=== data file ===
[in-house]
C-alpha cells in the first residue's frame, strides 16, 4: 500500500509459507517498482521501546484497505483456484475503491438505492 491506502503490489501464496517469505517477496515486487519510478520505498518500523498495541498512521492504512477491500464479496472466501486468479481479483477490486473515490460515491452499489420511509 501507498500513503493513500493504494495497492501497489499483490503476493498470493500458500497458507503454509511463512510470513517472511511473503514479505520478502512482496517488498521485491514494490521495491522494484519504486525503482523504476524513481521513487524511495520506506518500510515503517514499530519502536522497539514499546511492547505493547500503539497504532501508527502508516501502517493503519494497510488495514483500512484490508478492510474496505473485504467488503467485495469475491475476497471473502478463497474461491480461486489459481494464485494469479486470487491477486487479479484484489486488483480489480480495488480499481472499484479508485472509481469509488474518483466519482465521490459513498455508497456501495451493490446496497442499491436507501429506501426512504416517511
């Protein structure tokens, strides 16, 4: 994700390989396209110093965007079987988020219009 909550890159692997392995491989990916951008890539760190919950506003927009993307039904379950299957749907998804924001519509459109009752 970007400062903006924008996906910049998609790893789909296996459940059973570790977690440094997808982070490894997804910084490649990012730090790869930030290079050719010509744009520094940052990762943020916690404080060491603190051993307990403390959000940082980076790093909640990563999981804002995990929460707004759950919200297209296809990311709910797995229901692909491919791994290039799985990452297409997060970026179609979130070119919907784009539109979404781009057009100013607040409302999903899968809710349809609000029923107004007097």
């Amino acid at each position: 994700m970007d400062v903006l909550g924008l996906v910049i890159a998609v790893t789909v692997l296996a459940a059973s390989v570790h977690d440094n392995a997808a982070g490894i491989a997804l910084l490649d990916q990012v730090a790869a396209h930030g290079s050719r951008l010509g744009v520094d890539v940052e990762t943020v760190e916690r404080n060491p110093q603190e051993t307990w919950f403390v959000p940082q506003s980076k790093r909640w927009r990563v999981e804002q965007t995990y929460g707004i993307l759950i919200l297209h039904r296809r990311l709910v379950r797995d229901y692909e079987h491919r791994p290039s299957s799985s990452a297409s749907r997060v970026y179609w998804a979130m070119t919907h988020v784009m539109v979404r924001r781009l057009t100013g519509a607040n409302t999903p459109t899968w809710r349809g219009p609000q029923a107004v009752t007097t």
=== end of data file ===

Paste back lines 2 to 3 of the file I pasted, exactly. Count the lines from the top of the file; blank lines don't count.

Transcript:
C-alpha cells in the first residue's frame, strides 16, 4: 500500500509459507517498482521501546484497505483456484475503491438505492 491506502503490489501464496517469505517477496515486487519510478520505498518500523498495541498512521492504512477491500464479496472466501486468479481479483477490486473515490460515491452499489420511509 501507498500513503493513500493504494495497492501497489499483490503476493498470493500458500497458507503454509511463512510470513517472511511473503514479505520478502512482496517488498521485491514494490521495491522494484519504486525503482523504476524513481521513487524511495520506506518500510515503517514499530519502536522497539514499546511492547505493547500503539497504532501508527502508516501502517493503519494497510488495514483500512484490508478492510474496505473485504467488503467485495469475491475476497471473502478463497474461491480461486489459481494464485494469479486470487491477486487479479484484489486488483480489480480495488480499481472499484479508485472509481469509488474518483466519482465521490459513498455508497456501495451493490446496497442499491436507501429506501426512504416517511
């Protein structure tokens, strides 16, 4: 994700390989396209110093965007079987988020219009 909550890159692997392995491989990916951008890539760190919950506003927009993307039904379950299957749907998804924001519509459109009752 970007400062903006924008996906910049998609790893789909296996459940059973570790977690440094997808982070490894997804910084490649990012730090790869930030290079050719010509744009520094940052990762943020916690404080060491603190051993307990403390959000940082980076790093909640990563999981804002995990929460707004759950919200297209296809990311709910797995229901692909491919791994290039799985990452297409997060970026179609979130070119919907784009539109979404781009057009100013607040409302999903899968809710349809609000029923107004007097």